Some idea of the work done by early 1811 is given in an account of work to be left undone at the Castle Hotel when Wood quits' - (Thomas Wood was involved in the work - as the builder? - from 1809 and again in 1812 and 1814; it is not clear why he was being paid off in 1811-) the building comprised a ground floor, first floor and 'garret story'. Shelves were needed everywhere; for example ‘The recesses In the small back bed Room may have Shelves to stand on tile Impost'; 4 The Recesses in the small back parlour may also have Shelves in a similar way' In the garret a 'Maids Closet may be formed on the back Stairs landing'.
The service rooms of the ground floor were without their fittings. In the Kitchen ‘Spit Racks, Dresser and Shelves' were needed; in the Brew house 'There are no fittings up except the Grate'; there were ‘No Bins in [the] Wine Cellar, or Stands in [the] beer Cellar'. The Pantry had 110 shelves or 'Meat Nails' - The contemporary means of summoning service was half installed; 'The bells and Pulls are left undone the Cranks only are fitted’.
Wood was back at work on the Castle in 1812. He presented a bill for just over £350 for 'the new Stabling and Barrack Room'; the latter was presumably built to provide accommodation for the hotel staff. Another £400 was spent on ‘an addition to the Castle Hotel’ In total during 1812 Wood's bills amounted to £963 4s. 4d. A final reckoning of all his bills was made between Sir Charles Morgan, Thomas Bold and Wood himself on 7th May 1814.
By then Sir Charles was very concerned about the cost of his hotel. He wrote to Bold late in 1813, 'There appears to be no end to the expense of the Castle……I sincerely hope that no more expense whatever will be incurred'. Confusion about the estimated costs and the actual bills was - as now - a source of concern. The stable and barrack room were expected to cost £270 but Wood's bill was £80 more; Fothergill endorsed the bill with the comment that the work done was so different to the Drawing and Contract'. Another problem was that Mr Edwards, the tenant of the hotel, ordered some work to be done at a higher price than Sir Charles had expected. To prevent this recurring Sir Charles told Edwards that he was to make no more additions or alterations, but to put up with things as they were.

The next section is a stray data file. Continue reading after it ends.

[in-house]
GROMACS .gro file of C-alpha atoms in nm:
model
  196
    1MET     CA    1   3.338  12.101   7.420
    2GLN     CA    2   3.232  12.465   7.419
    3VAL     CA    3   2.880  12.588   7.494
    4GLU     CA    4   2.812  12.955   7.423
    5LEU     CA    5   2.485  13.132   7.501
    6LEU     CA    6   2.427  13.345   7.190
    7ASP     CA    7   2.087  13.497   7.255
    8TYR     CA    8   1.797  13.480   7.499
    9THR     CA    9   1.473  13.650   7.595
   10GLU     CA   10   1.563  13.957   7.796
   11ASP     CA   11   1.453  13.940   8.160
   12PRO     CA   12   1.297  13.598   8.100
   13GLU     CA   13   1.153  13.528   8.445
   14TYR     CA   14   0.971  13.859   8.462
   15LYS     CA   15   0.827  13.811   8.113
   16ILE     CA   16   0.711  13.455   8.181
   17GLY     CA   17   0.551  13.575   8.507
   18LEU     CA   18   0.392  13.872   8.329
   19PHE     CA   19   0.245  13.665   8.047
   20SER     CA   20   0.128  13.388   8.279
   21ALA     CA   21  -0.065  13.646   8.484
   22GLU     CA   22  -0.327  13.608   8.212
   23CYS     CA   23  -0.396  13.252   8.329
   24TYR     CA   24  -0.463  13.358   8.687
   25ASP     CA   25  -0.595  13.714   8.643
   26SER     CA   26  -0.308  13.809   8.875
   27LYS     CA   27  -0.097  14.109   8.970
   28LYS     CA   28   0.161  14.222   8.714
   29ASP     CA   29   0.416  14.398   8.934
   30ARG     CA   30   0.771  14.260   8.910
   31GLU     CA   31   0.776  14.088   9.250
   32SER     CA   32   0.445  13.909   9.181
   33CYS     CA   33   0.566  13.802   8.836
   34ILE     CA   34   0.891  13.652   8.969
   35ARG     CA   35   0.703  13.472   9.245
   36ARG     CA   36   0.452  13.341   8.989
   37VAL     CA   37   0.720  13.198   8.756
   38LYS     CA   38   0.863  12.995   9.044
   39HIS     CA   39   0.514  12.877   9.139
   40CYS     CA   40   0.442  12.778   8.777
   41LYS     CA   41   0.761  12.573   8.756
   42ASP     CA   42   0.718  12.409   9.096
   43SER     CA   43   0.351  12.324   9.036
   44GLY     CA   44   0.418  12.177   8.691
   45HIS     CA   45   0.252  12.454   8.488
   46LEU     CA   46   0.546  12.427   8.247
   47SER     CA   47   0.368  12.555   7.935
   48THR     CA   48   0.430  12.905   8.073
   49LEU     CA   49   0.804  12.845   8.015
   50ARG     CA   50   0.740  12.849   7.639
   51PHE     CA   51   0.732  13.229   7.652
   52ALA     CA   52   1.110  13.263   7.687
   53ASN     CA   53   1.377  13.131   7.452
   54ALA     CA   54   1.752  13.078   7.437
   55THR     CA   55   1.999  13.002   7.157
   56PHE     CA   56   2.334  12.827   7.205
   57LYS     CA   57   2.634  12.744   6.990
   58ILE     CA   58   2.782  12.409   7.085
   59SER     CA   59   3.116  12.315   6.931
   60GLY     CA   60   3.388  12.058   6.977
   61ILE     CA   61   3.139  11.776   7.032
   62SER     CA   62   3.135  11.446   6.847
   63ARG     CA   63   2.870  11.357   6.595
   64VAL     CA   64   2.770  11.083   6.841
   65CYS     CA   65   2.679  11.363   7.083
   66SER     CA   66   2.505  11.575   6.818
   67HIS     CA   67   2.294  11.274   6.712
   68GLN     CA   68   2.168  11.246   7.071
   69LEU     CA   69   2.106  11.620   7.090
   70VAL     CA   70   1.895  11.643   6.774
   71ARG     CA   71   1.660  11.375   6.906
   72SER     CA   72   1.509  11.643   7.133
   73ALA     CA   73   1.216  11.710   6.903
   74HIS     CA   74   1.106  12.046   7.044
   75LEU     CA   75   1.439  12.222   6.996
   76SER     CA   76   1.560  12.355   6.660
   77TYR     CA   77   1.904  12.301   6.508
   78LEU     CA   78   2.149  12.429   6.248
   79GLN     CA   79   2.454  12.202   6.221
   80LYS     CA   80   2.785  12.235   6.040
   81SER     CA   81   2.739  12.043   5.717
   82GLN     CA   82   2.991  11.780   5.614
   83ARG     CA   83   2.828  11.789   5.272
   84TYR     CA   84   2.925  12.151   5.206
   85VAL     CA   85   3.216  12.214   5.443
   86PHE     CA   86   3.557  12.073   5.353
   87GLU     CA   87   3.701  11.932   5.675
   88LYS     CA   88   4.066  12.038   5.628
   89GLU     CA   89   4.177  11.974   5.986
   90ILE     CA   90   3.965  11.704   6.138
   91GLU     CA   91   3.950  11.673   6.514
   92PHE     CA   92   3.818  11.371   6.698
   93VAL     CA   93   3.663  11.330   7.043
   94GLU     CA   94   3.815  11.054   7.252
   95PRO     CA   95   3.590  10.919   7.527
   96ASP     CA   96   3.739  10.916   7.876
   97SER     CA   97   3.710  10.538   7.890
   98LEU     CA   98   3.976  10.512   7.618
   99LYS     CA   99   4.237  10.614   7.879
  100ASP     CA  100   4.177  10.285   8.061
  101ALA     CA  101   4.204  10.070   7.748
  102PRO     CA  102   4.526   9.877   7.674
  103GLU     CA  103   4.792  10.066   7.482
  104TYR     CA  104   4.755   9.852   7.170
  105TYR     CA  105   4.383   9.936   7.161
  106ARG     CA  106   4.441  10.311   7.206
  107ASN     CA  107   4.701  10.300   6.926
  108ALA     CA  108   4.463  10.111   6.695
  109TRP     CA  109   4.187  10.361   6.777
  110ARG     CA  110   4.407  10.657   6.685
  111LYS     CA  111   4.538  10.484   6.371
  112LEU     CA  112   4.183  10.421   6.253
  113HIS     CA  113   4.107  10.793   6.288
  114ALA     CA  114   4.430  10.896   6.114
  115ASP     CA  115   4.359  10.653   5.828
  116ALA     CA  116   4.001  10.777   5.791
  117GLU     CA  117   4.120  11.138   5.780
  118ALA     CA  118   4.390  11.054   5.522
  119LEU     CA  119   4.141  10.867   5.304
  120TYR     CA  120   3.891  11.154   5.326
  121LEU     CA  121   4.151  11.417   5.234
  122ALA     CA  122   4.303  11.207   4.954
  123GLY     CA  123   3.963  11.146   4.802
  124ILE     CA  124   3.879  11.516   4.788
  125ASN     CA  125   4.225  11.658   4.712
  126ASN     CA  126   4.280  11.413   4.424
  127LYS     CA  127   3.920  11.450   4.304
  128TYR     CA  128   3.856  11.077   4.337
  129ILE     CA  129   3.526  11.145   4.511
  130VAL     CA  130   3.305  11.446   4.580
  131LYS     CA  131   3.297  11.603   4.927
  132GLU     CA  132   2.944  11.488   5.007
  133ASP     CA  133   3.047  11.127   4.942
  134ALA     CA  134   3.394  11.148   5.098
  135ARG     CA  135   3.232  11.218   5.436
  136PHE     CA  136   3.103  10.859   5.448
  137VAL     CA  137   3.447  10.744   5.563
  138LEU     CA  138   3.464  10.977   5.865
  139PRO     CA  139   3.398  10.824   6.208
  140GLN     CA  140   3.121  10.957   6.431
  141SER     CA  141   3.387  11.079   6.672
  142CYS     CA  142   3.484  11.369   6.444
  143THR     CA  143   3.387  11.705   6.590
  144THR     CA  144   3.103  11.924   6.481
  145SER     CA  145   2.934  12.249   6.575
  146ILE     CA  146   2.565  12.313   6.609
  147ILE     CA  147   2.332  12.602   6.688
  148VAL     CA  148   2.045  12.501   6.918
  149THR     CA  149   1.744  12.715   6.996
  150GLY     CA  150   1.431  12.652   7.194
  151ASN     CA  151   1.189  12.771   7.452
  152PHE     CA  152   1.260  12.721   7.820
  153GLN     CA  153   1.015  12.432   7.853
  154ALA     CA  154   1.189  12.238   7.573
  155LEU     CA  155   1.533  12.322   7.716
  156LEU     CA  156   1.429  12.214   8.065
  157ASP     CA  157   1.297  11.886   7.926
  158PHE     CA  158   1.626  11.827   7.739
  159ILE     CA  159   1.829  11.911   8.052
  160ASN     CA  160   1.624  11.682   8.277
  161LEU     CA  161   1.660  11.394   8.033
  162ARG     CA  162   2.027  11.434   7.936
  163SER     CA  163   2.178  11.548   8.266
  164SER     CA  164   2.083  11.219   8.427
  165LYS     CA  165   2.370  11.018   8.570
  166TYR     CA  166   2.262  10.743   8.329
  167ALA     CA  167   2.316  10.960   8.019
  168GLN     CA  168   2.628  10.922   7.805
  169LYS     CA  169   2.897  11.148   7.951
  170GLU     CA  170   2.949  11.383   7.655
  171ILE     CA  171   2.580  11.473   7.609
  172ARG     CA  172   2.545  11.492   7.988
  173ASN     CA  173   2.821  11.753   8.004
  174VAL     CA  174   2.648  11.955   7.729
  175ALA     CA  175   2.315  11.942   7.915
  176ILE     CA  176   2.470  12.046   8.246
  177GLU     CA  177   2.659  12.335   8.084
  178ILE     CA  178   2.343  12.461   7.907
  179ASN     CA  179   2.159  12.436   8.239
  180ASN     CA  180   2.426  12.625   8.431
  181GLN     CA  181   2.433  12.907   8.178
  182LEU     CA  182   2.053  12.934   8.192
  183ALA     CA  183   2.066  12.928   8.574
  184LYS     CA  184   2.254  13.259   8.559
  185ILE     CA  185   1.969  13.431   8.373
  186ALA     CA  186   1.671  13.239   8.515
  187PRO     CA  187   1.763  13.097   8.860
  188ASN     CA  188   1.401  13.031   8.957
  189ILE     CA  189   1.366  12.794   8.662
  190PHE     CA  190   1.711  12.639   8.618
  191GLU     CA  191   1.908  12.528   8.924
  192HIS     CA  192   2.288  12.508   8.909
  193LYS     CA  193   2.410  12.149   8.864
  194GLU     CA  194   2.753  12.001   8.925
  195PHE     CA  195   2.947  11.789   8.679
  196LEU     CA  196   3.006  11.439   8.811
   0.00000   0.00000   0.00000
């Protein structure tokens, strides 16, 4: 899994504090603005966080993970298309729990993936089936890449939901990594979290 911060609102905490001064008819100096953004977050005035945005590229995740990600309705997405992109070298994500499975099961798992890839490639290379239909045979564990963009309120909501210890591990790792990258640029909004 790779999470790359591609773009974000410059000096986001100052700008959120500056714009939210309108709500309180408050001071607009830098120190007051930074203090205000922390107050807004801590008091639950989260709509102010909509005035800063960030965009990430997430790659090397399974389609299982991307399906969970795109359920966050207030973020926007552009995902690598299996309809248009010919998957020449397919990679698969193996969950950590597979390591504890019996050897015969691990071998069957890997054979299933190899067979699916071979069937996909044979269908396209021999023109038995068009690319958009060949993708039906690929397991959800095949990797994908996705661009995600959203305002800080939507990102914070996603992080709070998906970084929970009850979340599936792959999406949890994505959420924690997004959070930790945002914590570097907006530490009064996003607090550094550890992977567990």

What was the result of this expenditure? There survives an undated inventory of the rooms on the first and second floors plus the stabling. For guests there were five single bedrooms, and four with two beds in; but two of the latter might become single rooms if they were to have private sitting rooms. On the second floor there were six rooms, either for the Inhabitants of the House or Servants. One of these was a large room with space for six beds. The room over the stable could also accommodate six beds for servants. There was stabling for twenty-two horses and also there were 'Two enclosed Coach houses' and 'Three open Coach houses'.
The first tenant and manager of the hotel was Jonathan Edwards. He had written to Sir Charles in June 1811 stating 'I am very anxious of becoming your tenant at the Castle at Brecon'. Mr Edwards who wrote from Llwyn Jack, Carmarthenshire, was concerned that the hotel be provided with a suitable amount of land to supply its needs. Bold had offered some land in Llanfaes but Edwards turned this down as 'altogether unfit to supply an Inn, there being only ten acres of pasture land, and not an Inch or hay Ground'. However the Court farm would serve his needs admirably; 'the Court farm suits in all respects'.
Edwards wished to impress on Sir Charles that taking on the Castle would involve considerable expense; for example 'to furnish & stock it, [and] the window tights alone will be very serious to pay'. However he also had to convince the owner that he would make a good job of running the hotel; Edwards promised that 'with paying every attention to business he cannot fail of doing well '- There would he competition from the Golden Lion 'that a gentleman from London has taken', but Carmarthenshire acumen would match this metropolitan intruder.